Sport fishing Catamaran
November Rain

Garry’s been flittering around all morning, fixing all sorts of problems. One outrigger has a wonky pulley, the 10 lb lead weight from our dredge has disappeared, the tag pole has gone AWOL, the diesel fuel additive is missing. The Starlink wouldn’t connect to the satellites until we upgraded to a more expensive off-shore subscription. The ampere usage monitor was miscalculating our usage and needed calibration. We were terrified to start the water maker, lest there be a critical issue to deal with.

The Omni-Scan sonar is up and operational, and Garry’s going through the tried and true learning method of randomly pushing buttons. He hasn’t had any proper training yet on how to optimise the images, but he’s avoided collision with a sunfish and spotting dolphins has given him a sense of what to look for on the screen.

About 8 am, we had our first strike from an unknown assailant, which fell off rather quickly.  I bolted up to the fly bridge to see if Garry had spotted the target on the new sonar screen, but he had been so busy tearing apart the boat for tag pole, he hadn’t been looking at the screen. When the tag pole failed to appear, he surmised it had must have been blown out of the rocket launcher while the boat was on the hard in Auckland during a recent gale.  A secondary pole, originally rigged to accept a GoPro camera, was quickly re-fashioned with Number 8 wire, a split nail and a wooden dowel.

At 10:20 a.m., we had an opportunity to test the new tag pole on an estimated 80 kg Mako Shark that Paul had dragged in. While Swish held the leader, Red aimed to deliver the tag through the shark’s thick hide with the improvised tag pole. He shanked hard but the tag failed to release from the rubber band, so he kept stabbing, another three or four times, each time the tag staying stubbornly mounted on the pole’s nail. Meanwhile, the mako is getting a bit upset at the acupuncture treatments. Upon investigation, the nail at the end of the tag pole kept sinking further and further into the soft wooden dowel with each thrust against the shark. Garry made a total of three attempts to repair the pole before finally succeeding in deploying the tag. All the while, we were conscious that at any moment, the docile Mako might wake up and turn into a flying chainsaw. The funny business with the tag pole was all very reminiscent of last year’s Nationals, where we had so many tag pole mishaps, it became a running joke and a learning experience, which obviously, we had already forgotten.

Shark next to side of boat
Mako Shark

We got a chance to try out the new StarLink system, emailing the photo of the shark, along with tag card and weigh sheet to the fishing club’s secretary within minutes of the catch, avoiding the 36 hour cutoff rule. We were well outside of cellular range and this new technology means we can stay away and fish longer in remote areas.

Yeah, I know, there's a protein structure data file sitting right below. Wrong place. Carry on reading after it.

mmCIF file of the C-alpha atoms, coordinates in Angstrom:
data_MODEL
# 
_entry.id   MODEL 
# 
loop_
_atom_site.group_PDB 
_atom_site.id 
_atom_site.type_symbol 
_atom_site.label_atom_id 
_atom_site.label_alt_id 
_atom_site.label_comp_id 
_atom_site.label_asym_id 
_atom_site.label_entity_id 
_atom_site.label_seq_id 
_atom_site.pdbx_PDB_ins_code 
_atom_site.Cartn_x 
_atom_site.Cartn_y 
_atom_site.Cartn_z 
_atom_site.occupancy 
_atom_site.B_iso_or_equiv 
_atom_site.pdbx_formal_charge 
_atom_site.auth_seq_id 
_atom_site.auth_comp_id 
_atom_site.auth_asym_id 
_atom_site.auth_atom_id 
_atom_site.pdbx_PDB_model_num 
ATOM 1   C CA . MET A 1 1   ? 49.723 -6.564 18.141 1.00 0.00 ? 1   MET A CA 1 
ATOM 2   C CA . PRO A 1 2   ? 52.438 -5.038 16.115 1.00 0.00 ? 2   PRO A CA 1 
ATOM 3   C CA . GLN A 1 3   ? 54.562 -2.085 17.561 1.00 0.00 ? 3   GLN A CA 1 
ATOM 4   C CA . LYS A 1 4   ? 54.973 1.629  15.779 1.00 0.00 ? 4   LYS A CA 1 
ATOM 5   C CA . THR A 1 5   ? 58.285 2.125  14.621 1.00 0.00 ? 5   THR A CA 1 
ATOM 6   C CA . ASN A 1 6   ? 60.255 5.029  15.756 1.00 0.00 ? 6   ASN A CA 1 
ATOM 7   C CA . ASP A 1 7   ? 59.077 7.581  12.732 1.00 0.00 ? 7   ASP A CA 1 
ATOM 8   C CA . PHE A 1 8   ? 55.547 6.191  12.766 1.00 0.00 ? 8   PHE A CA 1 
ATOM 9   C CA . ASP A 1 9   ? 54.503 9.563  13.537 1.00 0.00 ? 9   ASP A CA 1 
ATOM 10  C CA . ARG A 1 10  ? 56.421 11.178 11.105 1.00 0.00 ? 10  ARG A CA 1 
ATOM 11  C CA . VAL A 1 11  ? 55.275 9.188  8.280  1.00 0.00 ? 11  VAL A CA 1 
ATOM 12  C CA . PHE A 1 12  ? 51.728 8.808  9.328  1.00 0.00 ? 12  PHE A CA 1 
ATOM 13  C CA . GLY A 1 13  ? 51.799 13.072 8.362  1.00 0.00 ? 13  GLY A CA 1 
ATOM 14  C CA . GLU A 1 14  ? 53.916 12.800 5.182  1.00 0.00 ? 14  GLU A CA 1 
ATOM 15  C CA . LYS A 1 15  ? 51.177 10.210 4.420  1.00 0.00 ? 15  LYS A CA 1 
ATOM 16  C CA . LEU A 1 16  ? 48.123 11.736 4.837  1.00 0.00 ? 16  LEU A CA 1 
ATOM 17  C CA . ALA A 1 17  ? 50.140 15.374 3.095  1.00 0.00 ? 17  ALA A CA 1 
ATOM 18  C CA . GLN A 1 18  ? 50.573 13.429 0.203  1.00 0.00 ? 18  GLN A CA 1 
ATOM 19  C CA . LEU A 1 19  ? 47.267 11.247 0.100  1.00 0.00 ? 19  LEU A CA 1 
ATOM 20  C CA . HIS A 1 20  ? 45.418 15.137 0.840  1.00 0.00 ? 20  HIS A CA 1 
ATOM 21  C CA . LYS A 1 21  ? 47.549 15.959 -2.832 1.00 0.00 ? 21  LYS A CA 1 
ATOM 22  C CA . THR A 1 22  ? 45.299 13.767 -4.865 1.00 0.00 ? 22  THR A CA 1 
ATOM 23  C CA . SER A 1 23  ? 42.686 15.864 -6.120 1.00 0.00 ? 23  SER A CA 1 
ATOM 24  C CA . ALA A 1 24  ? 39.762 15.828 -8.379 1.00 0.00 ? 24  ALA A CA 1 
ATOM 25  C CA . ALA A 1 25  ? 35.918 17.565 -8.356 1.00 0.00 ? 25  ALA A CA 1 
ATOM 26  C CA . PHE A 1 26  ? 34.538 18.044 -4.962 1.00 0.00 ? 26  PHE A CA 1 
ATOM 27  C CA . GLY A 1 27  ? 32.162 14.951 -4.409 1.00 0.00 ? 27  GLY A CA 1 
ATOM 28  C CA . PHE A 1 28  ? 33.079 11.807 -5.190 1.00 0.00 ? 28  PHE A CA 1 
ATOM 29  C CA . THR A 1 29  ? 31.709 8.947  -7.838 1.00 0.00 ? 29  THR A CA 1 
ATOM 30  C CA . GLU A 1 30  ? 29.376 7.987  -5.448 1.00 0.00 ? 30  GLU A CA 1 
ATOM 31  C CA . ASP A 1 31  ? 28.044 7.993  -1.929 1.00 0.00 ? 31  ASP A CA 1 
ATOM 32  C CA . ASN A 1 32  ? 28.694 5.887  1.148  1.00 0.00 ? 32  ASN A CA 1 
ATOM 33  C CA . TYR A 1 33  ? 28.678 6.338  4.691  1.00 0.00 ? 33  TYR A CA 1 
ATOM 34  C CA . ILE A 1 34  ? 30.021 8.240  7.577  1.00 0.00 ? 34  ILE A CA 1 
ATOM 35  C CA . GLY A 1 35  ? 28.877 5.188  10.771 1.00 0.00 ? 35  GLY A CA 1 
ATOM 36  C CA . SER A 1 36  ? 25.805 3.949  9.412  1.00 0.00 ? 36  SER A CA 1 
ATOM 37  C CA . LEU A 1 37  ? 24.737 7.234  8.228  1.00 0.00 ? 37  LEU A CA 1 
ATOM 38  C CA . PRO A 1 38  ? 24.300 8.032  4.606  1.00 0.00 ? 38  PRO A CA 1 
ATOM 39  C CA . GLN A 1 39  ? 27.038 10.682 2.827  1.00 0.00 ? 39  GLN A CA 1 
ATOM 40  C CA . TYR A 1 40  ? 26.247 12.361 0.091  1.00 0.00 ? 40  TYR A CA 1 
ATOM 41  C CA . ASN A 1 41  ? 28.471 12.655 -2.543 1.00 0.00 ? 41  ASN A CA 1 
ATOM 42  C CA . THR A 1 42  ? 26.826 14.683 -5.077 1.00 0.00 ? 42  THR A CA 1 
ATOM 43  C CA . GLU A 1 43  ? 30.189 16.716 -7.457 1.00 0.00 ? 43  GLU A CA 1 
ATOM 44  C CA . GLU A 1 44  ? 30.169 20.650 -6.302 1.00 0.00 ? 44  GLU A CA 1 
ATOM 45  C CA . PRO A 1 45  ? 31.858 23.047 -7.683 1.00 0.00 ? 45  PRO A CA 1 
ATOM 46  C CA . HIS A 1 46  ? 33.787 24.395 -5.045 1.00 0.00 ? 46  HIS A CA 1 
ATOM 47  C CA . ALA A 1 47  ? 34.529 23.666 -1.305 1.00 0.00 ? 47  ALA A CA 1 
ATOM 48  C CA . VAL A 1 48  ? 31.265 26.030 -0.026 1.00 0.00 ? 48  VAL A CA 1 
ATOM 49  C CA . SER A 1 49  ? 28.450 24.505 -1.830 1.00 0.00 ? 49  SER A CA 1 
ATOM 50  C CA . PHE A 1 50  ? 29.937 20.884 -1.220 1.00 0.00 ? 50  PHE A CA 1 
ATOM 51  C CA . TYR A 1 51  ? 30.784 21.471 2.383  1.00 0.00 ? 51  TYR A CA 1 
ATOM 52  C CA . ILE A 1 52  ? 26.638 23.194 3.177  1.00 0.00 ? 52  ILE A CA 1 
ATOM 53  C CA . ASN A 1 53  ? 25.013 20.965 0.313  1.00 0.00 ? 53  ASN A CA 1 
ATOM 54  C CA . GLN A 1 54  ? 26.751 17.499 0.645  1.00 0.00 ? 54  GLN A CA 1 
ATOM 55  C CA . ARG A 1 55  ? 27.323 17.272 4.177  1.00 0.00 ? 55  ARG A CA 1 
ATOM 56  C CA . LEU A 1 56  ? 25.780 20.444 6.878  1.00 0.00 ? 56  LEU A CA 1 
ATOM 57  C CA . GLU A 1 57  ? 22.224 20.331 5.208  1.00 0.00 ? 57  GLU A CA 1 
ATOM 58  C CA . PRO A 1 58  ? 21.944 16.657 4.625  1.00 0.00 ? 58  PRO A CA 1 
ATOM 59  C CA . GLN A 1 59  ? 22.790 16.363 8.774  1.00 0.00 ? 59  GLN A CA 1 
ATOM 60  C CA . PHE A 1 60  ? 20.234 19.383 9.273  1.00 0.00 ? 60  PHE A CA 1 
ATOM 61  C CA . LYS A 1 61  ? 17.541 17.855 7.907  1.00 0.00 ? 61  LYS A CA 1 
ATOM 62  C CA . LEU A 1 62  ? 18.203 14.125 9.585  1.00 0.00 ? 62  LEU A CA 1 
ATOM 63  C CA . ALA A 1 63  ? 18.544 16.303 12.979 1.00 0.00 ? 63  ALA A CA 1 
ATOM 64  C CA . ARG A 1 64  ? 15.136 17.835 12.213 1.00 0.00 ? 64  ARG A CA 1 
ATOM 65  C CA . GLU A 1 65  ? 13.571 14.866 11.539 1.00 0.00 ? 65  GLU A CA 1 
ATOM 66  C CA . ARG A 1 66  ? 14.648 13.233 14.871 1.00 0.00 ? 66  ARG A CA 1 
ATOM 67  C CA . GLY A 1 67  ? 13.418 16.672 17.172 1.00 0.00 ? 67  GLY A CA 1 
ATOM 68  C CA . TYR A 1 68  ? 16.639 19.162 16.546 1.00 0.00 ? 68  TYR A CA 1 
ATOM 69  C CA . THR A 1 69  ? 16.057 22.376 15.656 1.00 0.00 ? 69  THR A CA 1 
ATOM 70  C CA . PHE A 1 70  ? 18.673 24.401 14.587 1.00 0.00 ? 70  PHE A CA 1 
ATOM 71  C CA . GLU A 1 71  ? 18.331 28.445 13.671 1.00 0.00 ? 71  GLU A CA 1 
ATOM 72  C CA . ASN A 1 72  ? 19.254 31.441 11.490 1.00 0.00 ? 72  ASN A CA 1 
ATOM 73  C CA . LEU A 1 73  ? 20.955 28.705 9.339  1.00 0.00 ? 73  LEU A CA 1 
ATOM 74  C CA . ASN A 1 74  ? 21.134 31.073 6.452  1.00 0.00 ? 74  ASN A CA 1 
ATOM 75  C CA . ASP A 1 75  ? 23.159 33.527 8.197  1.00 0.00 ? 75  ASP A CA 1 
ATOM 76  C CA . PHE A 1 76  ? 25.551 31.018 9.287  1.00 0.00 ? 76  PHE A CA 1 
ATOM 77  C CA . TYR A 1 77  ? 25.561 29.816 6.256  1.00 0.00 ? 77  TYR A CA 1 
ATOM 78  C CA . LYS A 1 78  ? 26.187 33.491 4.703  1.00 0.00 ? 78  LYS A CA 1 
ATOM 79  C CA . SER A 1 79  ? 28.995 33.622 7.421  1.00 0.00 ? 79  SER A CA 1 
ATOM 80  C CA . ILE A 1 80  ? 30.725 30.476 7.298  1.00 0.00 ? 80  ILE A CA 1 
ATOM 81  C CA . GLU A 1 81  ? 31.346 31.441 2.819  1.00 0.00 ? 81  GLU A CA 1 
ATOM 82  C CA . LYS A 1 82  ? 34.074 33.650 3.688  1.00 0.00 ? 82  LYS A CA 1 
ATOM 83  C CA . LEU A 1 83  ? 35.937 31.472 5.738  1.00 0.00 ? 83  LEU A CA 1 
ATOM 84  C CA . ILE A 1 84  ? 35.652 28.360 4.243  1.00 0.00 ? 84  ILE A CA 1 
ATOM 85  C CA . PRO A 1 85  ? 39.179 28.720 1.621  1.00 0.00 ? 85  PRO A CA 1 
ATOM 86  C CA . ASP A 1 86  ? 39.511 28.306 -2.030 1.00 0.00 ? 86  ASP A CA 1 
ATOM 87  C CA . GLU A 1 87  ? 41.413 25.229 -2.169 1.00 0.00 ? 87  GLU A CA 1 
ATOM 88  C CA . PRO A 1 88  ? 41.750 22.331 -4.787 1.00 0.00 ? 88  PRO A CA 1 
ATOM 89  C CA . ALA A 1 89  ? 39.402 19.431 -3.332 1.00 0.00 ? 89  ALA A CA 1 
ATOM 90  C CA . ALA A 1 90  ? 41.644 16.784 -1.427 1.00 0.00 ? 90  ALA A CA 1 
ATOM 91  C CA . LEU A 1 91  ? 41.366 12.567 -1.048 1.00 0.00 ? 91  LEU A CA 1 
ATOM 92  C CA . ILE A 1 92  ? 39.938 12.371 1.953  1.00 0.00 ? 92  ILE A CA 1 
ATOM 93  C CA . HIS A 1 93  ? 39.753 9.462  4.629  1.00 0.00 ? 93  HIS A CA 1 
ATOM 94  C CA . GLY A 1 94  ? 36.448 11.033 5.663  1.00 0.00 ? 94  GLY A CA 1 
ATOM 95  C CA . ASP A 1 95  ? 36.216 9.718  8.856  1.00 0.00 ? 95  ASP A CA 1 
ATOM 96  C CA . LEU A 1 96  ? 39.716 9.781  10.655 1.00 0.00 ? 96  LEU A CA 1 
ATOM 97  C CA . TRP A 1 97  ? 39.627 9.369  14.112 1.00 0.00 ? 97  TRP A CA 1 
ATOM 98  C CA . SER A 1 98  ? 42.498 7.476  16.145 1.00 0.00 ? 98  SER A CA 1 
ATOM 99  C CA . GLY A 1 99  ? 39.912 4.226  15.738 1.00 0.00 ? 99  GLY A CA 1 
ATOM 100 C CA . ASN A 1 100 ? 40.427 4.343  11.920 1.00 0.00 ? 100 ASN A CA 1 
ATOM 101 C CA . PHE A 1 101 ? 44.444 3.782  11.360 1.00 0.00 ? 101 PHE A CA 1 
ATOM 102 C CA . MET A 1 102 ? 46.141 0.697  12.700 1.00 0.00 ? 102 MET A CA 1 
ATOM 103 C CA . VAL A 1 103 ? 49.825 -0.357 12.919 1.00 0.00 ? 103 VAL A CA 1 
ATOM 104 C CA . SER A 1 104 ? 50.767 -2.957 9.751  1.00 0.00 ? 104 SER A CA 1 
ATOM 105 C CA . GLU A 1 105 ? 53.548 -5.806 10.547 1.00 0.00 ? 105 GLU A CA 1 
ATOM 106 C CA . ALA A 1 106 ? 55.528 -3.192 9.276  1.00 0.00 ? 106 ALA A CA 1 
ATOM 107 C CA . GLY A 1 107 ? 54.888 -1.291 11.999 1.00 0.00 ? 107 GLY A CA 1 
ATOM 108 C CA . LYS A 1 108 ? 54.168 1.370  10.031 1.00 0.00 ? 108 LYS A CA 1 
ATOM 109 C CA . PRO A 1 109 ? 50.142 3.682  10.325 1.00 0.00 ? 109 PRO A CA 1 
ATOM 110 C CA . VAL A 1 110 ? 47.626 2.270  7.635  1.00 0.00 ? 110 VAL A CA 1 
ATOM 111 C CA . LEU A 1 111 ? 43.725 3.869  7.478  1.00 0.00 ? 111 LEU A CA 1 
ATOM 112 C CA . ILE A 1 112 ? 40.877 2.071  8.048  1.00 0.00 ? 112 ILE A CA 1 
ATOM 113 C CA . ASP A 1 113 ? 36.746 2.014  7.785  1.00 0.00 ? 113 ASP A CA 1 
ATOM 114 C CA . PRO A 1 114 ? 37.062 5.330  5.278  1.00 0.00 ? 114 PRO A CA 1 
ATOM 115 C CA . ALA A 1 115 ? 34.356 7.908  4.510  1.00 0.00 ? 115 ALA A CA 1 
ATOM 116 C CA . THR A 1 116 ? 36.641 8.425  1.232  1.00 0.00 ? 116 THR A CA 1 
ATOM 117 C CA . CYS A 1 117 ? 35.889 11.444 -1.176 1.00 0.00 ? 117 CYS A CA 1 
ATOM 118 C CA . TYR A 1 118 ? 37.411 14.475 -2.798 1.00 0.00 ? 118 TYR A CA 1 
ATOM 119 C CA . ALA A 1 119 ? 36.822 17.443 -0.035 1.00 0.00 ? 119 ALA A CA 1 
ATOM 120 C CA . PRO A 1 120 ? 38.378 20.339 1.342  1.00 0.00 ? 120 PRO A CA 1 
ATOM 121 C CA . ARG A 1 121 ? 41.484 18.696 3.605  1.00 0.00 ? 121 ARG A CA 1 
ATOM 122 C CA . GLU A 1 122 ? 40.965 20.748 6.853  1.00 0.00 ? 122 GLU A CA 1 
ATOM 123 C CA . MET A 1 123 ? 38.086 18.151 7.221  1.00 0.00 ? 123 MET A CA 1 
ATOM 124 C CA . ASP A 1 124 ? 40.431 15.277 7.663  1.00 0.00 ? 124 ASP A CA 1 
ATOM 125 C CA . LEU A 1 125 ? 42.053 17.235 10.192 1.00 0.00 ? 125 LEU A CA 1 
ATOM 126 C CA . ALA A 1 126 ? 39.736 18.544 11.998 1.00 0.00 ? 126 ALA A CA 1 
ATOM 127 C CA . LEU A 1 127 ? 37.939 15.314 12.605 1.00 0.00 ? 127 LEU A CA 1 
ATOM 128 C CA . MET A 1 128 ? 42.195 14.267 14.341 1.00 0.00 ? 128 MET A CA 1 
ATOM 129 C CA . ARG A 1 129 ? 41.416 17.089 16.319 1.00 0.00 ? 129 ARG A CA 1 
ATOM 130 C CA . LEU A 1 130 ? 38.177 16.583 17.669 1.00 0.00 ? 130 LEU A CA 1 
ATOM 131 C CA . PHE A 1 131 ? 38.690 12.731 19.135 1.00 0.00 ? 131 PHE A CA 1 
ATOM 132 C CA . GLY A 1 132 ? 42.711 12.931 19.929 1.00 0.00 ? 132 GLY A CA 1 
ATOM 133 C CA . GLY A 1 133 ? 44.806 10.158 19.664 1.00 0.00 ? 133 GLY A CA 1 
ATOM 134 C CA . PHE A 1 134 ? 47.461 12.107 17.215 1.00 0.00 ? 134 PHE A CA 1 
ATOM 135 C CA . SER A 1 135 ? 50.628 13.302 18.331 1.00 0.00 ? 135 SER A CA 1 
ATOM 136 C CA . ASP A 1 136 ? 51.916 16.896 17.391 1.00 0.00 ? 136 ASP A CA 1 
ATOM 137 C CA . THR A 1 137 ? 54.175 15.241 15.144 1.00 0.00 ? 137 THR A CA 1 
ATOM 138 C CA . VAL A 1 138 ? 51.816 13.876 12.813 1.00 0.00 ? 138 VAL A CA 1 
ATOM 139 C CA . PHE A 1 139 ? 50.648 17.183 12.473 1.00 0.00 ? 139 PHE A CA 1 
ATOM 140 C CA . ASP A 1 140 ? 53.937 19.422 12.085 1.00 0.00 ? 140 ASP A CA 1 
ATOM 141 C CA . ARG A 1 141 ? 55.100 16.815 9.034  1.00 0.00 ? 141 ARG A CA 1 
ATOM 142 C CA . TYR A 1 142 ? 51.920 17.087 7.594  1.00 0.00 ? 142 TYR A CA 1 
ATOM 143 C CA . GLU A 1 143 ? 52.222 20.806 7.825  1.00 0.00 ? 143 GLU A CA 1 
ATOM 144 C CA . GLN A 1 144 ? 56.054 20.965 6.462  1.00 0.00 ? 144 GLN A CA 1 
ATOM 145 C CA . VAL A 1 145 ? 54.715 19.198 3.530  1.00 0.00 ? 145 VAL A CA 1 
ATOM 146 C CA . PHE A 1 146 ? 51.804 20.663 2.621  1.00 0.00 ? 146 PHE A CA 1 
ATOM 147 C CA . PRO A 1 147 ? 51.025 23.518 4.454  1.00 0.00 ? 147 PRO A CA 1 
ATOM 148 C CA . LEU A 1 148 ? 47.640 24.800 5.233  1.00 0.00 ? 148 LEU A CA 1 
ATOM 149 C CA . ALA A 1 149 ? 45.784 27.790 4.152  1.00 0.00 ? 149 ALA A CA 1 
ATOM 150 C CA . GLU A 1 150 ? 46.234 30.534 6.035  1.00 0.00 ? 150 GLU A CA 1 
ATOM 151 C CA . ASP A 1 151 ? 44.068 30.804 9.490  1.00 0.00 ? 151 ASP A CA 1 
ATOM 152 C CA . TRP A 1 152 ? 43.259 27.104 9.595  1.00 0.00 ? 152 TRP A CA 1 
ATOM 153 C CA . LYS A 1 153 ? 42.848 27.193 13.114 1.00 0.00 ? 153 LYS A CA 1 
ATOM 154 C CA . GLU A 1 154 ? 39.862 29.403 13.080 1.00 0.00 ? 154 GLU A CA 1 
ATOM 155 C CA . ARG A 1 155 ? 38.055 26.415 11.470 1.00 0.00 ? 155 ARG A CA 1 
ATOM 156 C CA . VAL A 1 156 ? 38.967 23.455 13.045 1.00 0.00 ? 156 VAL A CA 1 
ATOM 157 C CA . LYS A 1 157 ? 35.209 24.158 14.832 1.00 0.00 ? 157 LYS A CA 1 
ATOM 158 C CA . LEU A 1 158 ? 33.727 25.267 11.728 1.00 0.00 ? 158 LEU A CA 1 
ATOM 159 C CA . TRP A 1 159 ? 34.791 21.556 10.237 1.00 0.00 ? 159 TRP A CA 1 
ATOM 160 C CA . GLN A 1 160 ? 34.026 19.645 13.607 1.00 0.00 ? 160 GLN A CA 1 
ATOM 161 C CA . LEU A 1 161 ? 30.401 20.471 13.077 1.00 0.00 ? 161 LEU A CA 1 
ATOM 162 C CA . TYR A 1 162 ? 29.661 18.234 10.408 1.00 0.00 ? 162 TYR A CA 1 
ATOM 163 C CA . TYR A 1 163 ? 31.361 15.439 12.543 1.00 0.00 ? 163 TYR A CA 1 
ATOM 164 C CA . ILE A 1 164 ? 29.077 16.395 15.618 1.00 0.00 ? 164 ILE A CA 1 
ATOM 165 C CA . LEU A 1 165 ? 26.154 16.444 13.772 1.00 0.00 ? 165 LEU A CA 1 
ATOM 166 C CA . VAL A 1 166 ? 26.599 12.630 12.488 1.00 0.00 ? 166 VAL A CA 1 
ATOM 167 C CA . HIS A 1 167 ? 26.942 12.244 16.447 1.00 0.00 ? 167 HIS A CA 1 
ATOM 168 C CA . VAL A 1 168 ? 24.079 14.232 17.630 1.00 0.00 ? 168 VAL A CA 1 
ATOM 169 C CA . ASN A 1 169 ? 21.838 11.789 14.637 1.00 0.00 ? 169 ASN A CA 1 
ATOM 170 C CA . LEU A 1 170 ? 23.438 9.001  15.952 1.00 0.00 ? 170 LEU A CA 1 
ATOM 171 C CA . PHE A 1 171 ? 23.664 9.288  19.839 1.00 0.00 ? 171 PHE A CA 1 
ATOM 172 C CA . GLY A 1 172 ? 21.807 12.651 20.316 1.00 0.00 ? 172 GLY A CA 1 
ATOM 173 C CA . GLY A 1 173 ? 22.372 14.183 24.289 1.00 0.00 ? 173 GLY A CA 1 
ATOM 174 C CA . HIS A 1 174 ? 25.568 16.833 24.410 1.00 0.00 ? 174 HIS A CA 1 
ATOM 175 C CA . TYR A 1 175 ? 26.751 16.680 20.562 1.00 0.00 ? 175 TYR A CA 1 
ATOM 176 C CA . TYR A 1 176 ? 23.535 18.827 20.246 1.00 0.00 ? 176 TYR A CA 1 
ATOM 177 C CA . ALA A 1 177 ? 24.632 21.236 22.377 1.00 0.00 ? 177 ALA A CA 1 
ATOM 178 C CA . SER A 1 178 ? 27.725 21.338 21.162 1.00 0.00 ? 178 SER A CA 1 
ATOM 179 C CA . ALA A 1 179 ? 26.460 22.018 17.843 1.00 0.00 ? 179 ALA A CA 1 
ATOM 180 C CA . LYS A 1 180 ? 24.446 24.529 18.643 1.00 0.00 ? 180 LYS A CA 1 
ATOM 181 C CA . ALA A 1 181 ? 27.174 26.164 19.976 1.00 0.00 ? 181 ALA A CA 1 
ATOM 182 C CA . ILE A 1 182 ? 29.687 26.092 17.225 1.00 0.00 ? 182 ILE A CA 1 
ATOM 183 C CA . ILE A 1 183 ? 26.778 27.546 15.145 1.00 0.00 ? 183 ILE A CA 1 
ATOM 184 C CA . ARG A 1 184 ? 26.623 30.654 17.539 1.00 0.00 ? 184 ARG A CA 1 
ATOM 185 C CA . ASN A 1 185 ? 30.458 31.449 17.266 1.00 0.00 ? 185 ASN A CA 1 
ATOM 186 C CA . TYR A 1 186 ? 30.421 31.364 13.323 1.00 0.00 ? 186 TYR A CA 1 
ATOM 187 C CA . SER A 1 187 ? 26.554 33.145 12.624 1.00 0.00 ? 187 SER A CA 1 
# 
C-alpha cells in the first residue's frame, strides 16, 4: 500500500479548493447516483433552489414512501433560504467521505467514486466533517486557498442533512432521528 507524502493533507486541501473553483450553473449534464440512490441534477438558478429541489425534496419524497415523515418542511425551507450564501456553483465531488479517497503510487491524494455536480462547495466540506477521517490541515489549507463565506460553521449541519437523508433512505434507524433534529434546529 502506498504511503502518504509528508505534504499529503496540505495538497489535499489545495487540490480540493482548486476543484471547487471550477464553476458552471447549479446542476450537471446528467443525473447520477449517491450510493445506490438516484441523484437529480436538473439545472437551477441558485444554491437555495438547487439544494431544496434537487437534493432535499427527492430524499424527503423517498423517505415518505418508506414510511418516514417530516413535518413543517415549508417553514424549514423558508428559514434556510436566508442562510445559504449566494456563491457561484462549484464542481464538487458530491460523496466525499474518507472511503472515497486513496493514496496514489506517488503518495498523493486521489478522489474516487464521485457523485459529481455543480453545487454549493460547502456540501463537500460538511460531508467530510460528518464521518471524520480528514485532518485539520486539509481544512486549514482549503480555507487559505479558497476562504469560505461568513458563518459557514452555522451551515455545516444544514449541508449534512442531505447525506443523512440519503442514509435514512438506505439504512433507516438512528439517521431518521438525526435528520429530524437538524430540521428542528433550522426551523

Later that day, the missing tag pole magically appeared, cradled in a rod holder, high above our heads in the atrium, discovered by Red while laying in the saloon.  Now we are armed with two pokers. Garry stumbled upon the dredge weight under the bathroom sink, (a place already search twice), and the fuel additive was discovered in a locker on the fly bridge, all while looking for other missing items.  Now if we could only find some marlin.

Another hit and a miss in the late afternoon, we ended the first day of the comp at 3-1-1, which wouldn't have been so bad except for the fact that they were all most likely, sharks, a category we don’t normally fish in.

We dragged lures around until dark, about 8:45, making for a fruitless 15 hour day. Miles from land, we made camp on the Pandora bank. We turned on the anchor light, AIS and radar alarm, shut off the engines for the first time in 24 hours and slept like babies on the flat calm seas.   

In the morning, our track showed that we had drifted 6 miles in a straight line. The drift was much straighter than our zig-zag track using manual steering. We really need that auto-pilot fixed.

Image of navigation screen on boat
Our drift track

The only sea life spotted that second morning was a seal lying on the surface, a flipper pointing to the sky, like a sail, which we almost jagged with one of the lures as we cruised past. No targets have appeared on the sonar. No birds in the sky and no bait on the sounder. The other boats fishing alongside us yesterday have abandoned us for other grounds.  At least the weather is mint with glasslike seas.

The third most exciting thing that happened on day two was that Garry decided to go for a swim. The recently applied Prop-Speed antifoul on our propellers was causing a high-pitched “singing” as we moved through the water. This is a known annoyance and the solution is to lightly sand off the paint on the leading edges of the props. Fishing was halted for ten minutes while Garry went overboard with mask, fins and 80 grit paper. He refused to shut down the engine, despite my pleas, confident that the gears were and would stay in neutral. If I ever wanted to dispatch him, here was the perfect opportunity to “accidentally” bump the gear shift.  Fortunately for him, we are a happy couple.